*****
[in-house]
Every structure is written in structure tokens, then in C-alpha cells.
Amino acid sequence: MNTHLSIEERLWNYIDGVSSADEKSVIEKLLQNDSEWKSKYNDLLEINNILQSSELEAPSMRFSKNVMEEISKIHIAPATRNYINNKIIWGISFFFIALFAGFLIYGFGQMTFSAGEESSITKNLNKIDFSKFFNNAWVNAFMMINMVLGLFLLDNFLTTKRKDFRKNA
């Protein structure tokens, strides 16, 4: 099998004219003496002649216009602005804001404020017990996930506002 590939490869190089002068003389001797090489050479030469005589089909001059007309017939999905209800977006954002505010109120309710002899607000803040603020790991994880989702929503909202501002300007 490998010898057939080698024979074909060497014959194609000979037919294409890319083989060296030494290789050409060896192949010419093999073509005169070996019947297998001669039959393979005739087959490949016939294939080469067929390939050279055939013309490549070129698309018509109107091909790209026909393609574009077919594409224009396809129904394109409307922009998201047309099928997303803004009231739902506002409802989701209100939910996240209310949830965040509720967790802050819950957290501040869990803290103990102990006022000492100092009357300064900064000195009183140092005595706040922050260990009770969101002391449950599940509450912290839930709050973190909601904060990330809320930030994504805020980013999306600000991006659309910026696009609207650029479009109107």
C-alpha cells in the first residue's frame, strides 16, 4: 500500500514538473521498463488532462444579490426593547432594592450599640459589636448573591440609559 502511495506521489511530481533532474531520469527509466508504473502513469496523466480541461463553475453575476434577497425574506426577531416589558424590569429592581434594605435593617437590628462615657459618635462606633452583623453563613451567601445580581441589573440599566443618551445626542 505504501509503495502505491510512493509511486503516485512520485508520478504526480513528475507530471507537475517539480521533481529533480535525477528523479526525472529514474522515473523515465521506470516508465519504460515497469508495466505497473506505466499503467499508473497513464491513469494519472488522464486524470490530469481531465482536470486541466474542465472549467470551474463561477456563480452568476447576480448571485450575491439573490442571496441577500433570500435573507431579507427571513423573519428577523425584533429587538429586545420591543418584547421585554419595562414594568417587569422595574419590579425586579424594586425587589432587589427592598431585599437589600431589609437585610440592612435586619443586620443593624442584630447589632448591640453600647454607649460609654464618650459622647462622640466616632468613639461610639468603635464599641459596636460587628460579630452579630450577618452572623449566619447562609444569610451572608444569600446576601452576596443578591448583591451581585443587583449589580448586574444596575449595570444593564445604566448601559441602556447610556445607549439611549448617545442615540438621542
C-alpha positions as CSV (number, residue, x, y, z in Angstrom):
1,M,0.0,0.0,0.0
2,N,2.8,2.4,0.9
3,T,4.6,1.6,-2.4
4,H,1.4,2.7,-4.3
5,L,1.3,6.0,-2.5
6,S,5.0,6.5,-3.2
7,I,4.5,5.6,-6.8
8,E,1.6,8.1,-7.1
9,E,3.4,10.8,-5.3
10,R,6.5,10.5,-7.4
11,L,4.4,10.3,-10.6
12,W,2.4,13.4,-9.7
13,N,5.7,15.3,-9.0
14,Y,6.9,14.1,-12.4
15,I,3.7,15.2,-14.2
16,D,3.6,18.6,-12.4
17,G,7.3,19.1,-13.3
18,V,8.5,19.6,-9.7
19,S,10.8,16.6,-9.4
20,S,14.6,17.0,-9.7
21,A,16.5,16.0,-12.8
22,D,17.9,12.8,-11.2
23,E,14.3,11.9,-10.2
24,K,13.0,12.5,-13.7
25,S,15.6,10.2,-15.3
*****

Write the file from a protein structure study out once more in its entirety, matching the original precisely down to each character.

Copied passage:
[in-house]
Every structure is written in structure tokens, then in C-alpha cells.
Amino acid sequence: MNTHLSIEERLWNYIDGVSSADEKSVIEKLLQNDSEWKSKYNDLLEINNILQSSELEAPSMRFSKNVMEEISKIHIAPATRNYINNKIIWGISFFFIALFAGFLIYGFGQMTFSAGEESSITKNLNKIDFSKFFNNAWVNAFMMINMVLGLFLLDNFLTTKRKDFRKNA
């Protein structure tokens, strides 16, 4: 099998004219003496002649216009602005804001404020017990996930506002 590939490869190089002068003389001797090489050479030469005589089909001059007309017939999905209800977006954002505010109120309710002899607000803040603020790991994880989702929503909202501002300007 490998010898057939080698024979074909060497014959194609000979037919294409890319083989060296030494290789050409060896192949010419093999073509005169070996019947297998001669039959393979005739087959490949016939294939080469067929390939050279055939013309490549070129698309018509109107091909790209026909393609574009077919594409224009396809129904394109409307922009998201047309099928997303803004009231739902506002409802989701209100939910996240209310949830965040509720967790802050819950957290501040869990803290103990102990006022000492100092009357300064900064000195009183140092005595706040922050260990009770969101002391449950599940509450912290839930709050973190909601904060990330809320930030994504805020980013999306600000991006659309910026696009609207650029479009109107």
C-alpha cells in the first residue's frame, strides 16, 4: 500500500514538473521498463488532462444579490426593547432594592450599640459589636448573591440609559 502511495506521489511530481533532474531520469527509466508504473502513469496523466480541461463553475453575476434577497425574506426577531416589558424590569429592581434594605435593617437590628462615657459618635462606633452583623453563613451567601445580581441589573440599566443618551445626542 505504501509503495502505491510512493509511486503516485512520485508520478504526480513528475507530471507537475517539480521533481529533480535525477528523479526525472529514474522515473523515465521506470516508465519504460515497469508495466505497473506505466499503467499508473497513464491513469494519472488522464486524470490530469481531465482536470486541466474542465472549467470551474463561477456563480452568476447576480448571485450575491439573490442571496441577500433570500435573507431579507427571513423573519428577523425584533429587538429586545420591543418584547421585554419595562414594568417587569422595574419590579425586579424594586425587589432587589427592598431585599437589600431589609437585610440592612435586619443586620443593624442584630447589632448591640453600647454607649460609654464618650459622647462622640466616632468613639461610639468603635464599641459596636460587628460579630452579630450577618452572623449566619447562609444569610451572608444569600446576601452576596443578591448583591451581585443587583449589580448586574444596575449595570444593564445604566448601559441602556447610556445607549439611549448617545442615540438621542
C-alpha positions as CSV (number, residue, x, y, z in Angstrom):
1,M,0.0,0.0,0.0
2,N,2.8,2.4,0.9
3,T,4.6,1.6,-2.4
4,H,1.4,2.7,-4.3
5,L,1.3,6.0,-2.5
6,S,5.0,6.5,-3.2
7,I,4.5,5.6,-6.8
8,E,1.6,8.1,-7.1
9,E,3.4,10.8,-5.3
10,R,6.5,10.5,-7.4
11,L,4.4,10.3,-10.6
12,W,2.4,13.4,-9.7
13,N,5.7,15.3,-9.0
14,Y,6.9,14.1,-12.4
15,I,3.7,15.2,-14.2
16,D,3.6,18.6,-12.4
17,G,7.3,19.1,-13.3
18,V,8.5,19.6,-9.7
19,S,10.8,16.6,-9.4
20,S,14.6,17.0,-9.7
21,A,16.5,16.0,-12.8
22,D,17.9,12.8,-11.2
23,E,14.3,11.9,-10.2
24,K,13.0,12.5,-13.7
25,S,15.6,10.2,-15.3